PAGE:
You will not be able to withdraw your child from any aspect of Relationships or Health Education. You can withdraw your child (following a discussion/meeting via telephone or in-person) from any or all aspects of Sex Education, other than those which are part of the science curriculum. Where pupils are withdrawn from sex education, schools should document the process and will have to ‘ensure that the pupil receives appropriate, purposeful education during the period of withdrawal.’

You are able to withdraw your child up to and until three terms before your child turns 16. After that point, the guidance states

“If the child wishes to receive sex education rather than be withdrawn, the school should make arrangements to provide the child with sex education during one of those terms.”

As you may be aware our curriculum at Bowden House is a Stage not Age curriculum, this means that it has been professionally developed by lead teachers in liaison with the Head of Education to provide your child with a dynamic, age appropriate learning experience thus meaning that RSHE has been developed this way also.

As the Relationships and Sex Education (RSE) and Health Education guidance states:

“Today’s children and young people are growing up in an increasingly complex world and living their lives seamlessly on and offline. This presents many positive and exciting opportunities, but also challenges and risks. In this environment, children and young people need to know how to be safe and healthy, and how to manage their academic, personal and social lives in a positive way. This is why we have made Relationships Education compulsory in all primary schools in England and Relationships and Sex Education compulsory in all secondary schools, as well as making Health Education compulsory in all state-funded schools. Our guiding principles have been that all of the compulsory subject content must be age appropriate and developmentally appropriate. It must be taught sensitively and inclusively, with respect to the backgrounds and beliefs of pupils and parents while always with the aim of providing pupils with the knowledge they need of the law.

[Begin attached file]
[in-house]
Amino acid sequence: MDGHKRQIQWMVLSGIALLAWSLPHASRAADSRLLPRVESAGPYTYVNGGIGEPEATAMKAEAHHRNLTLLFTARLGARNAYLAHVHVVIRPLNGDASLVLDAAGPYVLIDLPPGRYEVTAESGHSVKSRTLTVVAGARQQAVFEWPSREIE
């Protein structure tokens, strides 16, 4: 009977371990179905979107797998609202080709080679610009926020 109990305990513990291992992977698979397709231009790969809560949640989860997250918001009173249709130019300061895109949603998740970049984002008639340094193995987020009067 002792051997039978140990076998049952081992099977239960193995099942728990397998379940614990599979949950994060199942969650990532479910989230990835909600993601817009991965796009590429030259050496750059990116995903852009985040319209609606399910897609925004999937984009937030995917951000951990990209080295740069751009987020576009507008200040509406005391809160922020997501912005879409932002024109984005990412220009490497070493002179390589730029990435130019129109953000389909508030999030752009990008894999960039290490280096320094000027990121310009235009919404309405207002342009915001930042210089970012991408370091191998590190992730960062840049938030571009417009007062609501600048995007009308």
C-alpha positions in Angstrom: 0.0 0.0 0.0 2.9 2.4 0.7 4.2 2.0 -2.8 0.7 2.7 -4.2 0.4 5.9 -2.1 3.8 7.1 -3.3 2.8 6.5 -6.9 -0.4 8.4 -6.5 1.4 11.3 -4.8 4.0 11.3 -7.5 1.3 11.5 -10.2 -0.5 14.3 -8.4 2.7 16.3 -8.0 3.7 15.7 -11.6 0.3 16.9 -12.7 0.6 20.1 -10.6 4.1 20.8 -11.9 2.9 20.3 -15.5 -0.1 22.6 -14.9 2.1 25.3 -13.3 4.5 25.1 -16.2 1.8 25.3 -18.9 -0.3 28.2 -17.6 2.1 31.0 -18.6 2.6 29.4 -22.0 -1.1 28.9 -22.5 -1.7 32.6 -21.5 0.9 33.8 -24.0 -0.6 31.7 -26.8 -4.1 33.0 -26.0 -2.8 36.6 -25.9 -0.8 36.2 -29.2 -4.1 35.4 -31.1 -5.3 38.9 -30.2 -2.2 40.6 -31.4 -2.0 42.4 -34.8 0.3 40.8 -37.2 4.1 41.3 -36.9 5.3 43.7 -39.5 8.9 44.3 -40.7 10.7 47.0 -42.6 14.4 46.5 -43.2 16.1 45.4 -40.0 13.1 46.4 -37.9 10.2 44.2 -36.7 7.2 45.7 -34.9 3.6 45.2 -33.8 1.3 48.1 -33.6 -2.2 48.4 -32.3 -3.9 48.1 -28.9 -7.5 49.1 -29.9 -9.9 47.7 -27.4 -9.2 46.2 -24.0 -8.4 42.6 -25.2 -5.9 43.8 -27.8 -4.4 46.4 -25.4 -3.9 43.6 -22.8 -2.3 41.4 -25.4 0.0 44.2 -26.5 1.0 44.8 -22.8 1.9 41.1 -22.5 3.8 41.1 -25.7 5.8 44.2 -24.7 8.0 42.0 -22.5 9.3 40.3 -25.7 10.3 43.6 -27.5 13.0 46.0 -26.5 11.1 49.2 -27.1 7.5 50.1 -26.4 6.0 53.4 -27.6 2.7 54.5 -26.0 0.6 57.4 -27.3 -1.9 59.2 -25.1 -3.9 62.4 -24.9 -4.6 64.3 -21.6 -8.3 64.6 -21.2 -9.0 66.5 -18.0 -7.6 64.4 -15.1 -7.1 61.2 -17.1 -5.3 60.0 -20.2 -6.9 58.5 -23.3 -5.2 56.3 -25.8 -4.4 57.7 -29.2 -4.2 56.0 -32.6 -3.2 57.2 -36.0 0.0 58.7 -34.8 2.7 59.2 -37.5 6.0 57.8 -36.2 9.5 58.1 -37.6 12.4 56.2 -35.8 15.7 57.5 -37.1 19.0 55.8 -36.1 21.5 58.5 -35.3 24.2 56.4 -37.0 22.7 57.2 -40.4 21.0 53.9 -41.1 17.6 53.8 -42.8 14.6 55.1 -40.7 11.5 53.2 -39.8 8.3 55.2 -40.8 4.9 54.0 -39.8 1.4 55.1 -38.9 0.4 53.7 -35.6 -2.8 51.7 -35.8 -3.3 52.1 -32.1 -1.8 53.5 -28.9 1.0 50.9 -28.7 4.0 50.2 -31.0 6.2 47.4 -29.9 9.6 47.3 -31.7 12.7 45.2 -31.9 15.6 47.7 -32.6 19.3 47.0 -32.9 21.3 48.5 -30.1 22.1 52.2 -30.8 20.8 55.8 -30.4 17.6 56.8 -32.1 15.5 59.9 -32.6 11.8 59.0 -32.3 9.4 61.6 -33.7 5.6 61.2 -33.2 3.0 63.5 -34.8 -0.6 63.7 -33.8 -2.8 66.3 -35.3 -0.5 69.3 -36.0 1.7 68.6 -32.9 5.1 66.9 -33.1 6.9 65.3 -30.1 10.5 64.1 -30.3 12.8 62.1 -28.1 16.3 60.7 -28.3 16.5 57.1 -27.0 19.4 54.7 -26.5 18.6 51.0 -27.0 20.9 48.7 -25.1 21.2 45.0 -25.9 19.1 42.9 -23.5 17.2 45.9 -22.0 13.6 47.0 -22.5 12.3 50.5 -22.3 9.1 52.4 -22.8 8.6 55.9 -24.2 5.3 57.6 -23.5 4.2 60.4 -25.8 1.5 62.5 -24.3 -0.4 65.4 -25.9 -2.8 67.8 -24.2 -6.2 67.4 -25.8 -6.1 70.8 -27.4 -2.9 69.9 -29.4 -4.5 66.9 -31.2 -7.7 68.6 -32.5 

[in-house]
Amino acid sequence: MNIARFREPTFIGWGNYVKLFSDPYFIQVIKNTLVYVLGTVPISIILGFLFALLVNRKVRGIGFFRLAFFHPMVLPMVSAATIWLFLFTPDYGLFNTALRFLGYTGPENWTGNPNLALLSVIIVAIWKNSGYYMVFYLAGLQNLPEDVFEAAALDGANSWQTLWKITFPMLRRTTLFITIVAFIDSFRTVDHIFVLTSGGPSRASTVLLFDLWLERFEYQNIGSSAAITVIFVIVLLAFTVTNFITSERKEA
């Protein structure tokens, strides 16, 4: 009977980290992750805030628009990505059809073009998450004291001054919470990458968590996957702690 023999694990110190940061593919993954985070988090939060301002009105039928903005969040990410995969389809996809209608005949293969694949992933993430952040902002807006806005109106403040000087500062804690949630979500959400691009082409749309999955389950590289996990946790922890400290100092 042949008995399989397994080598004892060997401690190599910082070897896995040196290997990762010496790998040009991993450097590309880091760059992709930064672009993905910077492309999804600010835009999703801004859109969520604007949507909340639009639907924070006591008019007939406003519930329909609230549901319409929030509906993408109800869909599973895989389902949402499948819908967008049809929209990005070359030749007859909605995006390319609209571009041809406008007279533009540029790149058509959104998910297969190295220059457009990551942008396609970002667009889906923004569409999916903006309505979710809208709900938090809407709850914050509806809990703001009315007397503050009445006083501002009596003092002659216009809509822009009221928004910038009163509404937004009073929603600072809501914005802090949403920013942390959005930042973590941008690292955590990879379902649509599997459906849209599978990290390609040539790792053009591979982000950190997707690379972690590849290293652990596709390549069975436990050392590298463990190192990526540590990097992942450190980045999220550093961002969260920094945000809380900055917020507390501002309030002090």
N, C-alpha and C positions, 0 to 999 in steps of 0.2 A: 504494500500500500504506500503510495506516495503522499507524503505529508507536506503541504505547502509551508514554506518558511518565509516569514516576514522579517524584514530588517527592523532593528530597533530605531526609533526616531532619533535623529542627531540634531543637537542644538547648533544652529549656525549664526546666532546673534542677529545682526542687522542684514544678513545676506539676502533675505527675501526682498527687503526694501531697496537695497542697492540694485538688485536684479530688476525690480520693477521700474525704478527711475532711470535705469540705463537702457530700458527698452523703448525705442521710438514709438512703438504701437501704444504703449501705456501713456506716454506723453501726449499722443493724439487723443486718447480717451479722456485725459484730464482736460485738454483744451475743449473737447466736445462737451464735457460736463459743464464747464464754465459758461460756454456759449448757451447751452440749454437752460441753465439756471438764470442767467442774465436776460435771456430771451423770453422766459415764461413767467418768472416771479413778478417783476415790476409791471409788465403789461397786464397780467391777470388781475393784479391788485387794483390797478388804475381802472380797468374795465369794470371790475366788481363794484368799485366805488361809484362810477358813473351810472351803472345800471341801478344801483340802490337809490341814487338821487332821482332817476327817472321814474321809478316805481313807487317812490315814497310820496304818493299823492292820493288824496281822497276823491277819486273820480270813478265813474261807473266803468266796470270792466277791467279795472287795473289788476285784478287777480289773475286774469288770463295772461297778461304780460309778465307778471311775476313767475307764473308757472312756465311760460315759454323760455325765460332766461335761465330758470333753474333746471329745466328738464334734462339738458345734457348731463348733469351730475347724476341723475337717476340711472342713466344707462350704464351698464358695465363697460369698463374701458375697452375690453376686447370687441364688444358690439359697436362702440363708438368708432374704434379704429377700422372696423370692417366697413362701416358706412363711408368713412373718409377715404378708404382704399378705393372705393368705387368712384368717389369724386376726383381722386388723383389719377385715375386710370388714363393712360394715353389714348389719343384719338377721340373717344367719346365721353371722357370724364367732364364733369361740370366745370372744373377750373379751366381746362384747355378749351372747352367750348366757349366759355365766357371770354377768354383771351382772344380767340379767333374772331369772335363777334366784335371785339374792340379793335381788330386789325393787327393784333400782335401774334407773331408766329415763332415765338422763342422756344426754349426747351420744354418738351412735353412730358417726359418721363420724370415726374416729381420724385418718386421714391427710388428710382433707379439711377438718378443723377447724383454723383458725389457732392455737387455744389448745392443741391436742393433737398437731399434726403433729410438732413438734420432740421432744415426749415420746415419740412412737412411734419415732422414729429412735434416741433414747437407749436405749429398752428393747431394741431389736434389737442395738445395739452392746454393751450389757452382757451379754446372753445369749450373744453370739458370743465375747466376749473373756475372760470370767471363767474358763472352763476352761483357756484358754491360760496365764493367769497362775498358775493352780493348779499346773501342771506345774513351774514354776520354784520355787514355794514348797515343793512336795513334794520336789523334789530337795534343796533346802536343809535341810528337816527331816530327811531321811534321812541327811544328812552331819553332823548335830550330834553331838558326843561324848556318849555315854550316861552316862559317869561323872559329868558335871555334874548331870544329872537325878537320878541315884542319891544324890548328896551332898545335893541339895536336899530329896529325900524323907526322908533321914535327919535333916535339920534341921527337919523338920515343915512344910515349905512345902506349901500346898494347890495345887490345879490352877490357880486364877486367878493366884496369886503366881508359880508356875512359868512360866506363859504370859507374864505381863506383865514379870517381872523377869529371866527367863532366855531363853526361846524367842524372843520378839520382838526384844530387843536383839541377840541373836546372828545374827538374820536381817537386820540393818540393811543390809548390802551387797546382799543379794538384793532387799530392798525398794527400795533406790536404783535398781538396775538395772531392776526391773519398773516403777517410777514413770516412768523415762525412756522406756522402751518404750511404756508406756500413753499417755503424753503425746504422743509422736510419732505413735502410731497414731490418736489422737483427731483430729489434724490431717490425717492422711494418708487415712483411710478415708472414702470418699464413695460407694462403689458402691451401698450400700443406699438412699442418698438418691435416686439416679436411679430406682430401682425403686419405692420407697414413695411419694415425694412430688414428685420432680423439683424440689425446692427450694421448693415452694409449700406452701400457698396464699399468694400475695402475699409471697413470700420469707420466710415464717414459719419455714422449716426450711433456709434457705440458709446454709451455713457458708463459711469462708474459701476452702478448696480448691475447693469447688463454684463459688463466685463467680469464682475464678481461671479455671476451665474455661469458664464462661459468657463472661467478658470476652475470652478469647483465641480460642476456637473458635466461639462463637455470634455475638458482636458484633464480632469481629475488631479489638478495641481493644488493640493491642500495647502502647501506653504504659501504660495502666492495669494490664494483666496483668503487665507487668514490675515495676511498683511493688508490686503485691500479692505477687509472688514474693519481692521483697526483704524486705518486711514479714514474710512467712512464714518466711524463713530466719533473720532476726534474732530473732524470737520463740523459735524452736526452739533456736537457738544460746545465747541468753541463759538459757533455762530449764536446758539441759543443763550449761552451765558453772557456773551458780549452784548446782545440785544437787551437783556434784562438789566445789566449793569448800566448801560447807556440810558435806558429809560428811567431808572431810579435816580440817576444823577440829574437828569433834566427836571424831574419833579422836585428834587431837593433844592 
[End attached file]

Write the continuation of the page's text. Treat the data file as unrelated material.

At secondary, teaching will build on the knowledge acquired at primary and develop further pupils’ understanding of health, with an increased focus on risk areas such as drugs and alcohol, as well as introducing knowledge about intimate relationships and sex. Teaching about mental wellbeing is central to these subjects, especially as a priority for parents is their children’s happiness. All of this content should support the wider work of schools in helping to foster pupil wellbeing and develop resilience and character that we know are fundamental to pupils being happy, successful and productive members of society. Central to this is pupils’ ability to believe that they can achieve goals, both academic and personal; to stick to tasks that will help them achieve those goals, even when the reward may be distant or uncertain; and to recover from knocks and challenging periods in their lives. This should be complemented by development of personal attributes including kindness, integrity, generosity, and honesty.

These subjects represent a huge opportunity to help our children and young people develop. The knowledge and attributes gained will support their own, and others’, wellbeing and attainment and help young people to become successful and happy adults who make a meaningful contribution to society.”

As an RSHE department at Bowden House School, we are always happy to give advice when needing to have a sensitive or difficult discussion with your child and where possible we are willing to help to facilitate this. We may have all either been on the receiving end of one of these discussions or we have had to have one, but that doesn’t necessarily make it any easier when you need to have ‘that’ discussion with your own child.

It is important to try to create an environment where your child is comfortable to talk and ask questions, but we understand this can be a challenge.

It could be embarrassing or unconfutable for either parties involved but it is important that the discussions, whoever initiates them, are had and the necessary questions are asked or answered.

Please see below for some useful websites to help initiate these discussions;

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